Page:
Talking about Child Sexual Abuse and the POCSO Act

Srishti Agnihotri and Minakshi Das

This article was originally published on Kafila and can be accessed here

With the enactment of the Protection of Children from Sexual Offences Act in 2012, and rising awareness among civil society groups, there is an unprecedented momentum regarding protecting our children from sexual abuse. Issues that were earlier being brushed under the carpet, are now being openly addressed. We thought this was a good time to talk about the progress of the POCSO Act. Has it lived up to its promise? What more do we need to do to make this legislation effective in the fight against sexual violence?

The Protection of Children from Sexual Offences Act (‘POCSO Act’) was enacted in the year 2012 with the aim to protect children from sexual offences, such as, sexual assault, sexual harassment and pornography. This Act also provides for the establishment of special courts for trial of child sexual abuse matters. In the past decade, India has recorded an alarmingly high level of sexual assault cases on children. While, the Government of India has made a sincere attempt to address the issue of sexual exploitation of children through the POCSO Act, the impact of the legislation remains to be seen.

Although the POCSO Act contains a mechanism, well equipped to handle cases of child sexual abuse, its implementation has been mired in malpractices and outdated legal proceedings. It is imperative to conduct a critical empirical assessment of the implementation mechanism envisaged under the POCSO Act. This article is a step in that direction. Such an article will help to assess the effectiveness of the Act, identify the implementation gaps, and suggest policy recommendations to plug these gaps. An example of the implementation gap is the fact that there are a total of 200-600 cases of sexual offences pending in each of the designated courts in the capital. Further only two of the District Court complexes have a vulnerable witness room, for the recording of evidence of child witnesses.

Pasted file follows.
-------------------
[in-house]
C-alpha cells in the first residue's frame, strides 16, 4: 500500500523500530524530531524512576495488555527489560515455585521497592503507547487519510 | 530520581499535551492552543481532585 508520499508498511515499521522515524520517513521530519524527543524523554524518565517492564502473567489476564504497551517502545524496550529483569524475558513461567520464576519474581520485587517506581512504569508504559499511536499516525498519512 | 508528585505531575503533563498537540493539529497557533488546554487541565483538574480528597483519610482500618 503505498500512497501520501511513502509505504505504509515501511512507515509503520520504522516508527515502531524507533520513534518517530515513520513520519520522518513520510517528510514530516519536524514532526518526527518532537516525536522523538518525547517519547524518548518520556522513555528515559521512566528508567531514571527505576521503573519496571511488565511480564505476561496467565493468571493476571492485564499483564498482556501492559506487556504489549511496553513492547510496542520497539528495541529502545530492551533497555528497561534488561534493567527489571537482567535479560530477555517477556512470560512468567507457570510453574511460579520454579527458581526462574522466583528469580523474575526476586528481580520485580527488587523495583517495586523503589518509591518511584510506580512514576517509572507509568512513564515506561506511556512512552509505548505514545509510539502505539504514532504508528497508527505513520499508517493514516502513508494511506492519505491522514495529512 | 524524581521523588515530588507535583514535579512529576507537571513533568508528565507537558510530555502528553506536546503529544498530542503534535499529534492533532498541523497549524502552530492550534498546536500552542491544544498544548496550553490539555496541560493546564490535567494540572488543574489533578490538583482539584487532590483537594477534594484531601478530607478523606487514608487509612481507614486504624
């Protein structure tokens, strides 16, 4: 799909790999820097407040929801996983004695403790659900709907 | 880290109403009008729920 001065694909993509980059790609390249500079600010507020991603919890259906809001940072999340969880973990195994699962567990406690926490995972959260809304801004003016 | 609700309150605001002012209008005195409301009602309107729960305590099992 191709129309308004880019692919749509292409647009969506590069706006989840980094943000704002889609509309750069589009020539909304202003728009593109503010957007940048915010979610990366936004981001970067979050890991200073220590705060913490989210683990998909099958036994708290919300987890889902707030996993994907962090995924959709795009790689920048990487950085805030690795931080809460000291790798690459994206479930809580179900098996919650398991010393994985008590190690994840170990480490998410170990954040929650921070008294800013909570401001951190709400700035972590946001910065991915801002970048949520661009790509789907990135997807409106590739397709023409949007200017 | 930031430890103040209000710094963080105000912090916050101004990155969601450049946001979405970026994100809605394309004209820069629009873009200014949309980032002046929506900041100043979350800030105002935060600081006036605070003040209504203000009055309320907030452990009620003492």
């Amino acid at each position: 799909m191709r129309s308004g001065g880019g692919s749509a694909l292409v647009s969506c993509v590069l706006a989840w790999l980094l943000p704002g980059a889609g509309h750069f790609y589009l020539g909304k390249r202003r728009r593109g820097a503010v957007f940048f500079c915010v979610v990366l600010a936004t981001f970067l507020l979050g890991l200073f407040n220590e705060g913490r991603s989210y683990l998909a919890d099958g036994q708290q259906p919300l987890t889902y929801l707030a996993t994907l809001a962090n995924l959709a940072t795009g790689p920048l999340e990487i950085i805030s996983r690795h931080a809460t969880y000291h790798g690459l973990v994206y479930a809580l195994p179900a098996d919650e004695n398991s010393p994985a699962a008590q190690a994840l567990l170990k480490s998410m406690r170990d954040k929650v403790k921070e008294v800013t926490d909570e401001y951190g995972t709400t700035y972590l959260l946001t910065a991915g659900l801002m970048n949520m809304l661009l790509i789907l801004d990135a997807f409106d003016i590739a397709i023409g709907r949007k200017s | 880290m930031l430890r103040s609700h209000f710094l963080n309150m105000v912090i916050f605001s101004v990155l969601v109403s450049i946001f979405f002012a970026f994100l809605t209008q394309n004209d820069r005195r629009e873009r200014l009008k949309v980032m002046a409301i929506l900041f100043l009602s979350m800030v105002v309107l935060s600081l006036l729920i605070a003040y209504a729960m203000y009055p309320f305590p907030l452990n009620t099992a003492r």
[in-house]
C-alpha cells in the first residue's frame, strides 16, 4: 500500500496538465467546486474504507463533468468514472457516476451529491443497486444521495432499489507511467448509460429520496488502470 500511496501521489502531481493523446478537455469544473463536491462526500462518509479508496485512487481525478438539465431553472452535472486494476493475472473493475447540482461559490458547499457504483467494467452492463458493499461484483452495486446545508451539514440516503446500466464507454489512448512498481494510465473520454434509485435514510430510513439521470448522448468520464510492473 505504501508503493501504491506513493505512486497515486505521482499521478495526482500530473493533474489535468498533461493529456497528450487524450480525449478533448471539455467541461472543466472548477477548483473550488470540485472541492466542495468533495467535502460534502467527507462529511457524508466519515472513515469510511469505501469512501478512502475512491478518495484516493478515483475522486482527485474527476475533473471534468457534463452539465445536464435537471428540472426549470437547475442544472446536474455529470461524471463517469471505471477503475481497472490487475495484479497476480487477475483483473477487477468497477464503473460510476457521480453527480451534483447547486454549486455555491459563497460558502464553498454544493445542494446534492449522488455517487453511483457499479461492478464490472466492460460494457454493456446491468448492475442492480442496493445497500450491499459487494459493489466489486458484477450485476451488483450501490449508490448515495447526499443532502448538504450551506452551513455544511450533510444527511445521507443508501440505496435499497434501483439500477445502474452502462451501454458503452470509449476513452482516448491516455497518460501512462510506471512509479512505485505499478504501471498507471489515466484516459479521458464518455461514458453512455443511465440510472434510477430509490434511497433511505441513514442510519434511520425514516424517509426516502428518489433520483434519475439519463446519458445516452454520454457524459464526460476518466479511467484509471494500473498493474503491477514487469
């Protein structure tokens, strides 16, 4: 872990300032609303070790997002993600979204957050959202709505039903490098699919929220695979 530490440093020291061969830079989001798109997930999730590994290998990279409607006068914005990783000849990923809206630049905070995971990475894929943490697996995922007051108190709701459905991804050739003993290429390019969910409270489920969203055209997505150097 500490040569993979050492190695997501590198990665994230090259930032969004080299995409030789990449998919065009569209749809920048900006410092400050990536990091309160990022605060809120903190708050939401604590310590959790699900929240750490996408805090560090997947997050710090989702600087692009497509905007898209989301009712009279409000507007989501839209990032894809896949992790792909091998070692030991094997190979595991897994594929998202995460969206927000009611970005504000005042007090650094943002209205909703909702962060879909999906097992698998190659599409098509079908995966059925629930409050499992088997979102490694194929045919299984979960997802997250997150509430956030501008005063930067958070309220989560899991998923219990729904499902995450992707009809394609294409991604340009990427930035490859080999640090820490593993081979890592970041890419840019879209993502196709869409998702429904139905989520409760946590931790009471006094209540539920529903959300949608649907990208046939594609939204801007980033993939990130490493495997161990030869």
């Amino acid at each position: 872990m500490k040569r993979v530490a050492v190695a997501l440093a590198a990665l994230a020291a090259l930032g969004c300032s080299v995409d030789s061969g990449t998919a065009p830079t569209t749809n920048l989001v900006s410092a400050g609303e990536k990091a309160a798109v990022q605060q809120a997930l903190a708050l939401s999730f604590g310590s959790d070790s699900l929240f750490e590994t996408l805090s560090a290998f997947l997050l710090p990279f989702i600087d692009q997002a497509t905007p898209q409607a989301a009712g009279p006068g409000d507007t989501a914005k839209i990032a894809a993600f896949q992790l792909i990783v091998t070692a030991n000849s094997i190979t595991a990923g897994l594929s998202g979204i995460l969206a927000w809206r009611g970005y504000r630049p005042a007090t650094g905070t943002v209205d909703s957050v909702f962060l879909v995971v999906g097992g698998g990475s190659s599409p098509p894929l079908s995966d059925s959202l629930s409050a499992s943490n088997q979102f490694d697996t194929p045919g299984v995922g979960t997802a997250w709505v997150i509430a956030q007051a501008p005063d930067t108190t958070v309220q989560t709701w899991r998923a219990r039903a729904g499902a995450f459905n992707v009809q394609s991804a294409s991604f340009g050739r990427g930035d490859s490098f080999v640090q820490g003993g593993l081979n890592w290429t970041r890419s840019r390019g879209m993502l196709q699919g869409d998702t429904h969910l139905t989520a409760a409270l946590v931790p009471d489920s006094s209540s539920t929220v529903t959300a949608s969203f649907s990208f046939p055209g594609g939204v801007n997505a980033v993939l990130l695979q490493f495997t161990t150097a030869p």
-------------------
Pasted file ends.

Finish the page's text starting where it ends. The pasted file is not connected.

A brief understanding of National Crime Records Bureau Report of 2014 will help us analyse which states  require immediate attention, and focus on states where incidents are under-reported, as this could be due to various reasons like a lack of awareness on provisions of the POCSO act, people being afraid to open up to civil society organizations or no legal or social help received on the day of the  occurrence. A total of 8904 incidence and 8990 victims were reported from 29 states and 7 Union Territories under the Protection of Children from Sexual Offences Act. Out of this Uttar Pradesh, under the POCSO Act, stood highest with 3637 number of incidences and victims. The graphs below will help us analyse which states that had highest number of cases registered under the POCSO Act. (Please also refer to Table 6.2 of the NCRB Crime in India report of 2014) Although there could be a number of reasons/factors that can lead to under reporting or over reporting, it is important to act upon states that have actively registered and acted upon reporting child sexual abuse (UP, Tamil Nadu and West Bengal).